The Pupil Premium

The Liberal Democrats are announcing today a major investment for schools in Haringey through the Pupil Premium.

In its first year the programme will target £625m extra funding to the poorest children in school, with this figure rising to £2.5bn each year, by the end of this Parliament.

In year one, every school is guaranteed an extra £430 from the Government for every child on free school meals and every looked-after child.

In Haringey that could mean around £4.5 million in extra cash.

For years, Labour told us that children in inner London boroughs were worth more than children here in Haringey. That was a disgrace and we’re bringing it to an end.

The premium gives Headteachers in Haringey the freedom to use the money how they want, in the ways they know work – not how politicians in Whitehall tell them to.”

By helping some of the most disadvantaged children, we can help whole classes work together better and move forward faster. This is great news for children, parents and teachers alike.

Despite the recent controversy, all the evidence shows that the best way to help bright kids from poor families get to university is to target additional resources at them when they are younger and so give them a head start in life.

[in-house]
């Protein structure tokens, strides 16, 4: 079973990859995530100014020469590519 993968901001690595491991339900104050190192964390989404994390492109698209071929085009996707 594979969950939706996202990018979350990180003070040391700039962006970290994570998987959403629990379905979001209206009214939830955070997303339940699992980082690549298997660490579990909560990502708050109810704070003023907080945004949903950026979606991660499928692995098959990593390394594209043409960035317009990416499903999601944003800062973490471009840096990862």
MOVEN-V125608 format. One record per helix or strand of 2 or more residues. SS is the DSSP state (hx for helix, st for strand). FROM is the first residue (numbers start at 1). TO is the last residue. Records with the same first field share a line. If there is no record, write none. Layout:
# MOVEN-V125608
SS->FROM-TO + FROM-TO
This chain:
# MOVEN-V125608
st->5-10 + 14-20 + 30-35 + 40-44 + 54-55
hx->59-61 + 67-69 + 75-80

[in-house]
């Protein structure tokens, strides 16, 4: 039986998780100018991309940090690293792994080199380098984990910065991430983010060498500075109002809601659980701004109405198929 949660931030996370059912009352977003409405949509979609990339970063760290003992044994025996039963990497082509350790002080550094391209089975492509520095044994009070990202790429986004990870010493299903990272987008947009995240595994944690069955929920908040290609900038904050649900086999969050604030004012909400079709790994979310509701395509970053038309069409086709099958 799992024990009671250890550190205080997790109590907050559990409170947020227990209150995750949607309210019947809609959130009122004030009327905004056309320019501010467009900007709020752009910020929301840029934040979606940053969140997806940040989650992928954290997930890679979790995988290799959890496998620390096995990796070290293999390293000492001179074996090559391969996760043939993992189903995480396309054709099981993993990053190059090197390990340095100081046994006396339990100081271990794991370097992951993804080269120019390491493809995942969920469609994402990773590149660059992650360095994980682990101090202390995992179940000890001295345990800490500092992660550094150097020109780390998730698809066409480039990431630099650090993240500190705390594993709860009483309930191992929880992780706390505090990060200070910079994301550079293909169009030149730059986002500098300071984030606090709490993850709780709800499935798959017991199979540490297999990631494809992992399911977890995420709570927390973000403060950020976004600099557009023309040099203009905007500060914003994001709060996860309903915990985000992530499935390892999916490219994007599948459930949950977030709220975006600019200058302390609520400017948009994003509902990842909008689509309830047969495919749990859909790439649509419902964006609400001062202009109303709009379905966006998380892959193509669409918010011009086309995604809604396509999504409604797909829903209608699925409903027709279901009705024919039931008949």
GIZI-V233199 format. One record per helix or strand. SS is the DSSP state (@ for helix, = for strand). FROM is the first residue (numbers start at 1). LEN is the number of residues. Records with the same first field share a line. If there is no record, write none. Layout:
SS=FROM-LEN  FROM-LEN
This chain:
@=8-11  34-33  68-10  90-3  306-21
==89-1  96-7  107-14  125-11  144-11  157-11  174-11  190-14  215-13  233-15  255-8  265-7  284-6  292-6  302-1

Nearly 1.4m children will benefit (2010 figures). 17% of all children. In 2011/12, the PP will be distributed under a flat distribution model, so that FSM children will get the same increase, regardless of where they live. The PP figure will reach £2.5bn a year by 2014/15 – both increasing the amount each pupil receives each year and the number of those eligible for extra funding.

Schools that benefit from this additional cash will not be told exactly how to use it. This is part of our plans to give schools greater freedom. But schools will be expected to ensure children struggling with the basics get the extra support they need so they don’t fall irretrievably behind their peers. But every child in the class will benefit from helping any child, particularly any that are struggling.

Looked after children will be eligible for the premium as their attainment is very low –  just 15% achieved five good GCSEs last year compared to the national average of 50%.